It is a complex narrative, epic, wide ranging and deep in its coverage, in plot and characters, as well as taking the reader deep into the hearts and souls of the main characters, searching for their identities amidst a world that wants to clean them of any personality and self esteem. These are not easy lives or times, ordinary people going about their daily lives increasingly faced with having to betray and expose their family members, friends, neighbours, work colleagues, fellow students, and then having to live with the consequences afterwards. It is hardly surprising that this crazed ideology and insane repression came to its horrific climax in 1989 with a new and young generation not willing to continue living as their parents and grandparents had lived.
The narrators are many, all part of the same family, beginning with two sisters, Big Mother and Swirl. They marry respectively, a man who is a hero of the revolution that swept the Communists to power. They live in a nice apartment in Shanghai, he has a good job. Their son Sparrow, a gifted musician and composer, is also on the path to a successful life. But it is not to be. In many ways Sparrow suffers the most. Swirl marries into a wealthy rural land owning family. Her husband is primarily a writer, and as life becomes increasingly difficult he writes a secret book, creating characters whose life experience mirrors his and Swirl's lives. Both families give birth to daughters, Zhuli and Ai-ming who grow up in and in turn suffer under the same repressive regime their parents and grandparents lived under. Husbands and wives are separated, children are separated from their parents, scattered all over the vast geographical mass that is China, and following an act of betrayal in Canada. It is actually a miracle they ever end up finding each other again.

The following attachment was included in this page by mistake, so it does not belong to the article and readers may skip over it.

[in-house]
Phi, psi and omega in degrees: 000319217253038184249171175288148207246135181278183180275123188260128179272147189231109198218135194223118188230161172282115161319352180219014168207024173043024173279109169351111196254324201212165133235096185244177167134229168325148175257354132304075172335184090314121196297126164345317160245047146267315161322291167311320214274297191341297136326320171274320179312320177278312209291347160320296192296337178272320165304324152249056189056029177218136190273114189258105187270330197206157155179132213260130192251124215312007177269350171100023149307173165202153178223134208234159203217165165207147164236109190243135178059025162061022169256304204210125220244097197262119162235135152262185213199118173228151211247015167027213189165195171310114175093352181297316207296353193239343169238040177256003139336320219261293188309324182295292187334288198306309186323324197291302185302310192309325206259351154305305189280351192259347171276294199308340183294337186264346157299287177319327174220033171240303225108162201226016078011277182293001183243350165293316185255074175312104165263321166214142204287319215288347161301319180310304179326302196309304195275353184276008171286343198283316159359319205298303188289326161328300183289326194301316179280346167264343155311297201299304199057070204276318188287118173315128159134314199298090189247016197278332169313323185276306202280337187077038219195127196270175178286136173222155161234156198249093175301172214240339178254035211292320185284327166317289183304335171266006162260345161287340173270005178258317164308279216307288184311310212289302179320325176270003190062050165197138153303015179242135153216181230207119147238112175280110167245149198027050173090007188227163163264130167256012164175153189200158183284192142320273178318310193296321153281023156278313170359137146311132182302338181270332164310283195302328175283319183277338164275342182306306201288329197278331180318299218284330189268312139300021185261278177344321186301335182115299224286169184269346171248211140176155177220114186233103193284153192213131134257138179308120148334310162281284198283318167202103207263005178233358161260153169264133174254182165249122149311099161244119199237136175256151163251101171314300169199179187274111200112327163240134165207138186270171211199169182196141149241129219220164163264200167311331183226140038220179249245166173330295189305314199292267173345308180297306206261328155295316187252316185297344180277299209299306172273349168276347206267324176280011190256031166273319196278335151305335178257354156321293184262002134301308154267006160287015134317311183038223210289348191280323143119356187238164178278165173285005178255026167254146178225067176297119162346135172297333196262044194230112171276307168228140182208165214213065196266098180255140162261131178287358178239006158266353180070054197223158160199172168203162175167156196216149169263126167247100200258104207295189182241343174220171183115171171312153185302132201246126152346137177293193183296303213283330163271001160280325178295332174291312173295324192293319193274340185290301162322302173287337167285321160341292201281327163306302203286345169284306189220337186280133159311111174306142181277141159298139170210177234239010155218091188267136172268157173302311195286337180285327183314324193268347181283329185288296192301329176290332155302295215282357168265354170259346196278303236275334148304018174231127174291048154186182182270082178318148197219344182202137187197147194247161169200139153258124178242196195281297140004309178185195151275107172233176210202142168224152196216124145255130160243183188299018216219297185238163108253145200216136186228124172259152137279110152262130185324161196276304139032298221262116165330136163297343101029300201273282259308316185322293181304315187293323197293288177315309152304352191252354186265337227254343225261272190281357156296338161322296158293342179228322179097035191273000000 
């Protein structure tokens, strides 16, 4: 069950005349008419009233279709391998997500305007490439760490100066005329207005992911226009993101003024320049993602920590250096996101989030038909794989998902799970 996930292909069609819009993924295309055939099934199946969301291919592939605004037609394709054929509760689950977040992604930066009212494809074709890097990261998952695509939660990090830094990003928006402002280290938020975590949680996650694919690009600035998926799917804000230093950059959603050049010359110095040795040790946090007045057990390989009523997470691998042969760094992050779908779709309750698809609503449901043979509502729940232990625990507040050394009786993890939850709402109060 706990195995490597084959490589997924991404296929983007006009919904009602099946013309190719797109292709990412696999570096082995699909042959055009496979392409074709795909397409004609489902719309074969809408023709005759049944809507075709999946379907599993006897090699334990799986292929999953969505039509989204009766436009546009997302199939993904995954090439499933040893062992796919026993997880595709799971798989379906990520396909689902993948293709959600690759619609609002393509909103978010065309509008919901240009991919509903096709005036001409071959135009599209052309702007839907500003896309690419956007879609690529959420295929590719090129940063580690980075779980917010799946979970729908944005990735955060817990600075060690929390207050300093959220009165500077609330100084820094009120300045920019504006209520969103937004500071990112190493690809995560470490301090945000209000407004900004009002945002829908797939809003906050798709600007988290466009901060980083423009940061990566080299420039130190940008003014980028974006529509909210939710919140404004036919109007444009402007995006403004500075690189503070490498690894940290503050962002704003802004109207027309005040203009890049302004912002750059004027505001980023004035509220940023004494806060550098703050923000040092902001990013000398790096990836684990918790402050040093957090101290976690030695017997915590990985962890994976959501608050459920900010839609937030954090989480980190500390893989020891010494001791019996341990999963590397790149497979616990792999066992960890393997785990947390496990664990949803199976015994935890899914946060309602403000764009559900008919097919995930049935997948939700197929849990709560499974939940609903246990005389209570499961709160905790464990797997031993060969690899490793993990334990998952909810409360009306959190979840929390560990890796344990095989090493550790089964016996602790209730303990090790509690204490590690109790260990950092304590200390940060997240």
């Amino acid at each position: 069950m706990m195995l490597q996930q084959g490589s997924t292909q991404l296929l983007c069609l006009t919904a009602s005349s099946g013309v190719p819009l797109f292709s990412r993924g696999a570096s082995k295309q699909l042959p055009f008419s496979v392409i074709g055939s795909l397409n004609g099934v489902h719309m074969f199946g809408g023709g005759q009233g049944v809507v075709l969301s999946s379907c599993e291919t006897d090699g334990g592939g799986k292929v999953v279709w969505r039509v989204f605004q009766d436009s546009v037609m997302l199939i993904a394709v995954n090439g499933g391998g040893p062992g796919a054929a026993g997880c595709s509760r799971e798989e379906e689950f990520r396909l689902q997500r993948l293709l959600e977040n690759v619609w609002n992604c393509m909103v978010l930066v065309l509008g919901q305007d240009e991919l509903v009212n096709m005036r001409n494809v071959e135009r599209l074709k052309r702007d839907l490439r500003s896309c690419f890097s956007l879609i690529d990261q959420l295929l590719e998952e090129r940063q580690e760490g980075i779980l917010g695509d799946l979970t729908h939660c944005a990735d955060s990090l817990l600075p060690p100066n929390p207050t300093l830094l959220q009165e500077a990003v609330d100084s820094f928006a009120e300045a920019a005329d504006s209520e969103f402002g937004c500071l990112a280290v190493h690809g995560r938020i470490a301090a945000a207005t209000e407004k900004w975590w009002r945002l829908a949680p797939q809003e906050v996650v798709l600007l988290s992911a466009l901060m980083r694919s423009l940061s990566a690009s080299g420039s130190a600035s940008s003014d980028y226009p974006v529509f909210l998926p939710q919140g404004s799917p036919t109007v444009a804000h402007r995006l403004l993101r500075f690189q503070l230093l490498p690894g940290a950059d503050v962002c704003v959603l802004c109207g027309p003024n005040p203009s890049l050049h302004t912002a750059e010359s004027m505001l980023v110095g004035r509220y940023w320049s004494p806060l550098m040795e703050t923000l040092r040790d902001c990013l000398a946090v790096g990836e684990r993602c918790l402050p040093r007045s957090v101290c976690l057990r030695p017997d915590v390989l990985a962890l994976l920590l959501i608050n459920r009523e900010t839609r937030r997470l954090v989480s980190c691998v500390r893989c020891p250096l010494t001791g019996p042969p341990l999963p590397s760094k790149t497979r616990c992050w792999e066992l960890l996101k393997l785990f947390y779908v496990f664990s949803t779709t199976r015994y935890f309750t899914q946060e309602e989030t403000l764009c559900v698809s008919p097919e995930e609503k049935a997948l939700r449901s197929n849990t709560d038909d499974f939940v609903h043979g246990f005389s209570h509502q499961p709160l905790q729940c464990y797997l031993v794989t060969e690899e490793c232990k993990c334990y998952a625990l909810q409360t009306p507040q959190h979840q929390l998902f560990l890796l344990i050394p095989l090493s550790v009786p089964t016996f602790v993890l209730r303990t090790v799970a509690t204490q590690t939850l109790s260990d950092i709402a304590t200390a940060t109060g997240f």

A thread of despair runs through the story, the souls of the characters having their very essence sucked out of them by the hideous regime they are living under. Any expression of individuality rigorously crushed, any criticism of the system, the work, the living conditions, the indoctrination and propaganda treated in a similar manner. I was constantly reminded of a previous Booker Prize Winner, the wonderful 'A Fine Balance'. It too is a story of ordinary people simply trying to live, but this later novel lacks the sense of optimism, hopefulness and as a friend put it, the joy that infuses the lives of those in A Fine Balance.
I recommend reading this, but don't expect a happy relaxing read. Despite its length, and that it is possibly 100 pages too long, it is compelling reading, written with compassion and understanding. The last quarter, focusing on the build up to Tiananmen Square is by far the best part of the book, and worth reading just to get the first hand experience of what really happened in those few months in 1989.